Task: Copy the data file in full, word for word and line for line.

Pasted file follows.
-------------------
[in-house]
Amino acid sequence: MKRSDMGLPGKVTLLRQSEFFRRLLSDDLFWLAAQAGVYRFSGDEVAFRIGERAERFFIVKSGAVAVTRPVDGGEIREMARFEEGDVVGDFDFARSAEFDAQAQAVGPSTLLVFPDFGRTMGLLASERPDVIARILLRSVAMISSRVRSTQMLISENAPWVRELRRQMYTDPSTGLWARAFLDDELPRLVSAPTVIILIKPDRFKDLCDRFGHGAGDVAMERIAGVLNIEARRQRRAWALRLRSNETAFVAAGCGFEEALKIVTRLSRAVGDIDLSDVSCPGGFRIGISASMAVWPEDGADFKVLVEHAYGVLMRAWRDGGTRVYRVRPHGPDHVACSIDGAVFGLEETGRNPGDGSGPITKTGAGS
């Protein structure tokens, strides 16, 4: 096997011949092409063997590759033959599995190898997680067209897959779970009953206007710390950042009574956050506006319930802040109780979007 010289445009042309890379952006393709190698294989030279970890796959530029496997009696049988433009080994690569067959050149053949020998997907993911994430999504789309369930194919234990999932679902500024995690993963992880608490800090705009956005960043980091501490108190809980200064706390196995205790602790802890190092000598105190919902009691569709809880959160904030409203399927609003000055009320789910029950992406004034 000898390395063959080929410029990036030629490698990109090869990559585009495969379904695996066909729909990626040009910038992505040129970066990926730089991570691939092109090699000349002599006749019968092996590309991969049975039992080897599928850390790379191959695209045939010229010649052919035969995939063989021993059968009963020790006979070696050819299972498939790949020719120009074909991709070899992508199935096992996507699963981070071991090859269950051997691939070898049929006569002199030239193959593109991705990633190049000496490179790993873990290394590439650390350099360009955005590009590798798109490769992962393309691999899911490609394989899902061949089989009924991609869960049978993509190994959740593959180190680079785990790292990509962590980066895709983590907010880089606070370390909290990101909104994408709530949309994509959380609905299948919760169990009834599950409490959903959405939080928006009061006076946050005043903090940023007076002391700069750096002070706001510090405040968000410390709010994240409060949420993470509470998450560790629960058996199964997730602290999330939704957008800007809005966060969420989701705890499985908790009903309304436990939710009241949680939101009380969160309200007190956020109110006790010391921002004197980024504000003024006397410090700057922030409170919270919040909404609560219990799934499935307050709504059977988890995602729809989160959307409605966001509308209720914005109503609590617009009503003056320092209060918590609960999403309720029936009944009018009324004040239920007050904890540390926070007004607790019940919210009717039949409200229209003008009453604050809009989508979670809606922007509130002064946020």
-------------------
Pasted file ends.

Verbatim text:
[in-house]
Amino acid sequence: MKRSDMGLPGKVTLLRQSEFFRRLLSDDLFWLAAQAGVYRFSGDEVAFRIGERAERFFIVKSGAVAVTRPVDGGEIREMARFEEGDVVGDFDFARSAEFDAQAQAVGPSTLLVFPDFGRTMGLLASERPDVIARILLRSVAMISSRVRSTQMLISENAPWVRELRRQMYTDPSTGLWARAFLDDELPRLVSAPTVIILIKPDRFKDLCDRFGHGAGDVAMERIAGVLNIEARRQRRAWALRLRSNETAFVAAGCGFEEALKIVTRLSRAVGDIDLSDVSCPGGFRIGISASMAVWPEDGADFKVLVEHAYGVLMRAWRDGGTRVYRVRPHGPDHVACSIDGAVFGLEETGRNPGDGSGPITKTGAGS
């Protein structure tokens, strides 16, 4: 096997011949092409063997590759033959599995190898997680067209897959779970009953206007710390950042009574956050506006319930802040109780979007 010289445009042309890379952006393709190698294989030279970890796959530029496997009696049988433009080994690569067959050149053949020998997907993911994430999504789309369930194919234990999932679902500024995690993963992880608490800090705009956005960043980091501490108190809980200064706390196995205790602790802890190092000598105190919902009691569709809880959160904030409203399927609003000055009320789910029950992406004034 000898390395063959080929410029990036030629490698990109090869990559585009495969379904695996066909729909990626040009910038992505040129970066990926730089991570691939092109090699000349002599006749019968092996590309991969049975039992080897599928850390790379191959695209045939010229010649052919035969995939063989021993059968009963020790006979070696050819299972498939790949020719120009074909991709070899992508199935096992996507699963981070071991090859269950051997691939070898049929006569002199030239193959593109991705990633190049000496490179790993873990290394590439650390350099360009955005590009590798798109490769992962393309691999899911490609394989899902061949089989009924991609869960049978993509190994959740593959180190680079785990790292990509962590980066895709983590907010880089606070370390909290990101909104994408709530949309994509959380609905299948919760169990009834599950409490959903959405939080928006009061006076946050005043903090940023007076002391700069750096002070706001510090405040968000410390709010994240409060949420993470509470998450560790629960058996199964997730602290999330939704957008800007809005966060969420989701705890499985908790009903309304436990939710009241949680939101009380969160309200007190956020109110006790010391921002004197980024504000003024006397410090700057922030409170919270919040909404609560219990799934499935307050709504059977988890995602729809989160959307409605966001509308209720914005109503609590617009009503003056320092209060918590609960999403309720029936009944009018009324004040239920007050904890540390926070007004607790019940919210009717039949409200229209003008009453604050809009989508979670809606922007509130002064946020």